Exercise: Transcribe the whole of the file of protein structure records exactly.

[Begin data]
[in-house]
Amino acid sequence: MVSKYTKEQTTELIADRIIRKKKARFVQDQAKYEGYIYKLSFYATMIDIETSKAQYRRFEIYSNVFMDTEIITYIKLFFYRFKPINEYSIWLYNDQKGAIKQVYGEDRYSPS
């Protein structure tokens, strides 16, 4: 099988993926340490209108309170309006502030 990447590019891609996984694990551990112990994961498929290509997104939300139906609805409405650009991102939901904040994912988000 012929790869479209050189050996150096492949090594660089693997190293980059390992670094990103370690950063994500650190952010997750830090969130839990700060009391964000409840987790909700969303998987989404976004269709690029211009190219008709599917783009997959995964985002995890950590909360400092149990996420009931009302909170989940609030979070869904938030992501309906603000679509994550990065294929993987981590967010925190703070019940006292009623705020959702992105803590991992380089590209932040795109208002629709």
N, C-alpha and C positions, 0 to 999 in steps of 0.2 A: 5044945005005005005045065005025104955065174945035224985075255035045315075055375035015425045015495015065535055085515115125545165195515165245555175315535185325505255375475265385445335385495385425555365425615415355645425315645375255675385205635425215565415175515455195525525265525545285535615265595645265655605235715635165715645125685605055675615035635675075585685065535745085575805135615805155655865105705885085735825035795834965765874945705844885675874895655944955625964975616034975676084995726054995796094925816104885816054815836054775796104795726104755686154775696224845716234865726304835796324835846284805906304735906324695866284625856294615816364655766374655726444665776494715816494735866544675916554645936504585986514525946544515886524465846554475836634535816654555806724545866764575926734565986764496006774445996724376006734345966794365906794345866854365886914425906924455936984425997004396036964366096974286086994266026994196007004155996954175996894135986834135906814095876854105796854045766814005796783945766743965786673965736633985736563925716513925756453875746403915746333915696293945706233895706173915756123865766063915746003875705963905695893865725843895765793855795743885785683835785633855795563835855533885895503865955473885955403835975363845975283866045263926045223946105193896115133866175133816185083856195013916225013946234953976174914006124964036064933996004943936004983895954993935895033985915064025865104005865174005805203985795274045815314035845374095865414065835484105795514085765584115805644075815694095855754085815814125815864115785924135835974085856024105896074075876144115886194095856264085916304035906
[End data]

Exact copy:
[in-house]
Amino acid sequence: MVSKYTKEQTTELIADRIIRKKKARFVQDQAKYEGYIYKLSFYATMIDIETSKAQYRRFEIYSNVFMDTEIITYIKLFFYRFKPINEYSIWLYNDQKGAIKQVYGEDRYSPS
């Protein structure tokens, strides 16, 4: 099988993926340490209108309170309006502030 990447590019891609996984694990551990112990994961498929290509997104939300139906609805409405650009991102939901904040994912988000 012929790869479209050189050996150096492949090594660089693997190293980059390992670094990103370690950063994500650190952010997750830090969130839990700060009391964000409840987790909700969303998987989404976004269709690029211009190219008709599917783009997959995964985002995890950590909360400092149990996420009931009302909170989940609030979070869904938030992501309906603000679509994550990065294929993987981590967010925190703070019940006292009623705020959702992105803590991992380089590209932040795109208002629709």
N, C-alpha and C positions, 0 to 999 in steps of 0.2 A: 5044945005005005005045065005025104955065174945035224985075255035045315075055375035015425045015495015065535055085515115125545165195515165245555175315535185325505255375475265385445335385495385425555365425615415355645425315645375255675385205635425215565415175515455195525525265525545285535615265595645265655605235715635165715645125685605055675615035635675075585685065535745085575805135615805155655865105705885085735825035795834965765874945705844885675874895655944955625964975616034975676084995726054995796094925816104885816054815836054775796104795726104755686154775696224845716234865726304835796324835846284805906304735906324695866284625856294615816364655766374655726444665776494715816494735866544675916554645936504585986514525946544515886524465846554475836634535816654555806724545866764575926734565986764496006774445996724376006734345966794365906794345866854365886914425906924455936984425997004396036964366096974286086994266026994196007004155996954175996894135986834135906814095876854105796854045766814005796783945766743965786673965736633985736563925716513925756453875746403915746333915696293945706233895706173915756123865766063915746003875705963905695893865725843895765793855795743885785683835785633855795563835855533885895503865955473885955403835975363845975283866045263926045223946105193896115133866175133816185083856195013916225013946234953976174914006124964036064933996004943936004983895954993935895033985915064025865104005865174005805203985795274045815314035845374095865414065835484105795514085765584115805644075815694095855754085815814125815864115785924135835974085856024105896074075876144115886194095856264085916304035906